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Curated research library of TV news clips regarding the NSA, its oversight and privacy issues, 2009-2014

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Primary curation & research: Robin Chin, Internet Archive TV News Researcher; using TV News Archive service.

Speakers

James Clapper
Director of National Intelligence
CSPAN 03/12/2013
Answering a question from Senator Wyden,
Ron Wyden
U.S. Senator (D-Oregon), Member of Select Committee on Intelligence
CSPAN 03/17/2013
Part 1: Wyden: if an intelligence agency wants to track an American inside the United States, how much evidence do they need? Clapper: First, particularly in the case of NSA and CIA, there are strictures against tracking American citizens in the United States for foreign intelligence purposes. And that’s what those agencies are set up to do.
James Clapper
Director of National Intelligence
MSNBCW 06/11/2013
answering Andrea Mitchell's 6/9/13 question about his 03/13/13 sworn Senate testimony denying US collects information on millions of Americans, calling it
Tim Huelskamp
U.S. Representative R-Kansas
FOXNEWSW 06/12/2013
Wyden: Does the NSA collect any type of data at all on a million or hundreds of millions of Americans? Clapper: No, sir. Wyden: It does not? Clapper: Not wittingly. There are cases where they could inadvertently perhaps collect, but not wittingly. Hannity: now, before I get to his clarification, was that a lie, congressman Huelskamp, in light of all we know at this moment? Huelskamp: It sure looks and sounds like a lie, Sean. What was astounding in a classified briefing say, hey, I had to tell you a lie. And the people deserve to know. We did not have to sacrifice our individual liberties for security. It's difficult job to do. But Nixon’s Attorney General and his Chief of Staff were convicted of lying to Congress and I think Clapper’s done the same thing here.
James Clapper
Director of National Intelligence
MSNBCW 07/03/2013
Mitchell: Can you explain what you meant when you said there was not data collection on millions of Americans? Clapper: well, the -- first, as I said, I have great respect for senator Wyden. I thought in retrospect, I was asked when are you going to stop beating your wife kind of question, which is meaning not answerable necessarily by a simple yes or no. So I responded in what I thought was the most truthful or least untruthful manner by saying no.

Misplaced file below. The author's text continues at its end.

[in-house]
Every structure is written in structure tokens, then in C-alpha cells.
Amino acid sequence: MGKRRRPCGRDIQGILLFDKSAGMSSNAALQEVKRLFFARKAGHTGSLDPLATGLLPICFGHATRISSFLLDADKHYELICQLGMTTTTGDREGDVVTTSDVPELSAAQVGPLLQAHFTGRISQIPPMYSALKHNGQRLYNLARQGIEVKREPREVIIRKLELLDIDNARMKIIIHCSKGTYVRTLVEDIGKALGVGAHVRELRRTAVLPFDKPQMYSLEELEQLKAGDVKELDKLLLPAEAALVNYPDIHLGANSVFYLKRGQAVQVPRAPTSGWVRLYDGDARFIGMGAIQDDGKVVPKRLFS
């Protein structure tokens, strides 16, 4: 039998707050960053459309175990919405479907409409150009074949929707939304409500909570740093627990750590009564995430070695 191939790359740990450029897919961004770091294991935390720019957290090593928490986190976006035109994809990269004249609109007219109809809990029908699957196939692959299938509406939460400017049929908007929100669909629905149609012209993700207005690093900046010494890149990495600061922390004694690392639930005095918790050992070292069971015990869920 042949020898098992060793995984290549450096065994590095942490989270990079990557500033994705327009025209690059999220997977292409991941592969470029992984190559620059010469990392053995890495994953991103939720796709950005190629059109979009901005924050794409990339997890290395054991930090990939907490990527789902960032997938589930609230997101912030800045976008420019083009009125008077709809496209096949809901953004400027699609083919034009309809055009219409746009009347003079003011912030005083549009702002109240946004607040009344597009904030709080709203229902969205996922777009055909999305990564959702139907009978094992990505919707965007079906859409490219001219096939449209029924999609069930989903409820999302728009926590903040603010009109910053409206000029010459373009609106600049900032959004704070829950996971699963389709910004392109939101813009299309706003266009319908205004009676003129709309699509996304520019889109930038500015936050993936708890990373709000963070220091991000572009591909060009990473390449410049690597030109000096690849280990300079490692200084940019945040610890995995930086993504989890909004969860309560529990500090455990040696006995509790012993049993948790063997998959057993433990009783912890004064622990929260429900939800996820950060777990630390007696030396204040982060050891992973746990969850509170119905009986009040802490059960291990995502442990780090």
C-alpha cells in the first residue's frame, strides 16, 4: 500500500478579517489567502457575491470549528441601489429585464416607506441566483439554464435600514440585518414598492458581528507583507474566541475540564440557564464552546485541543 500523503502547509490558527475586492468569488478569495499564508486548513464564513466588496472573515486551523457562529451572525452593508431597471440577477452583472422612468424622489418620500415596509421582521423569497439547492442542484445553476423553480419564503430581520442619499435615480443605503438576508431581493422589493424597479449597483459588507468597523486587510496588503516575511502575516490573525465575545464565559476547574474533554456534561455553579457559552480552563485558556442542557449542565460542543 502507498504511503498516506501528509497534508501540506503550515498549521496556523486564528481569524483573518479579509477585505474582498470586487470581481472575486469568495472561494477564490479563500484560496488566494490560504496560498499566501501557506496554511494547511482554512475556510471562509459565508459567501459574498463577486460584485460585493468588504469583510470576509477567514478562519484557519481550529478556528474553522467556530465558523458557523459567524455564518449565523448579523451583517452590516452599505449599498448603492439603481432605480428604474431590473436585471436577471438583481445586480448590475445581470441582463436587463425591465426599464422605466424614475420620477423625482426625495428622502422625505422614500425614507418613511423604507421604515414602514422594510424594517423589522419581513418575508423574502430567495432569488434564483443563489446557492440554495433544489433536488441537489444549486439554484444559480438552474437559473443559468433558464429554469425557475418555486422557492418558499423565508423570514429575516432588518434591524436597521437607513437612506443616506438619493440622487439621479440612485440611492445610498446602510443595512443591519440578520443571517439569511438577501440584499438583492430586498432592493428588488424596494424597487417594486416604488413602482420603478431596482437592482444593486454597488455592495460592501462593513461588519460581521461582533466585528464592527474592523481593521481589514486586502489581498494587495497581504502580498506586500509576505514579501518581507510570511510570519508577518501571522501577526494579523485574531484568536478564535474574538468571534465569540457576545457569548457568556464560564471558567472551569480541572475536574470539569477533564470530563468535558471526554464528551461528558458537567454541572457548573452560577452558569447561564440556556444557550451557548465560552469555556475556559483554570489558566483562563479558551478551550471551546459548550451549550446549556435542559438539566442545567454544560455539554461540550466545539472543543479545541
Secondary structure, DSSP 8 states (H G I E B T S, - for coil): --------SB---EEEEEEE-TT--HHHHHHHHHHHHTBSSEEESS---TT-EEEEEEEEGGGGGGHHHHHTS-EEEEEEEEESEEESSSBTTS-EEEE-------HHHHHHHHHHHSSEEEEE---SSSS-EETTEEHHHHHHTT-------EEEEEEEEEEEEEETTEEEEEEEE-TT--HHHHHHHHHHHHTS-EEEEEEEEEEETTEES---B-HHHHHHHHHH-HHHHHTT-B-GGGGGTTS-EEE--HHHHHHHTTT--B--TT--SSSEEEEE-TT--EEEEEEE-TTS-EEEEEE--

James Clapper
Director of National Intelligence
CSPAN 09/12/2013
So let me move on to the second S, Snowden. Just to make the point, not a whistleblower. And as loathe as I am to give any credit for what has happened here, which is egregious, I think it is clear that some of the conversations that this has generated, some of the debate, is actually -- it probably needed to happen. Perhaps it is unfortunate it did not happen some time ago. If there is a good side to this maybe that is it.
James Clapper
Director of National Intelligence
CSPAN 09/12/2013
One of the things we are doing, obviously, is to try to open up and be more transparent and explain to people what we are doing. It is very clear that to the extent we keep the tools at all it will be legislatively amended. We can do with more oversight that would give people more confidence in what we are doing.
James Clapper
Director of National Intelligence
CSPAN 09/26/2013
We will continue to declassify more documents. That is what the American people want and what thePpresident has asked us to do and I personally believe it is the only way we can reassure our citizens that their intelligence community is using its tools and authorities appropriately. The rules and oversight that govern us ensure that we do what the people want us to do, which is protect our nation security and our people's liberties.
James Clapper
Director of National Intelligence
CSPAN 09/26/2013
We do not spy on anyone except for valid foreign intelligence purposes and we only work within the law. On occasion, as you stated, we have made mistakes, some quite significant. But these are usually caused by human error or technical problems. And whenever we’ve found mistakes, we reported, addressed and corrected them. The National Security Sgency specifically, as part of the U.S. intelligence community, and broadly, is an honorable institution.
Mark Udall
Senator (D-Colorado) Member of Select Committee on Intelligence
CSPAN 09/26/2013
Udall: In the spirit of transparency General, would you agree to declassify the whole history of the bulk collection program? Clapper: Not having read it, i would like to take it off the record. As a general premise, i think we are pushing transparency, and we will declassify as much as we can. I would rather read these documents and get some advice from general counsel about it. Udahl: My time is running out. I have many many more questions
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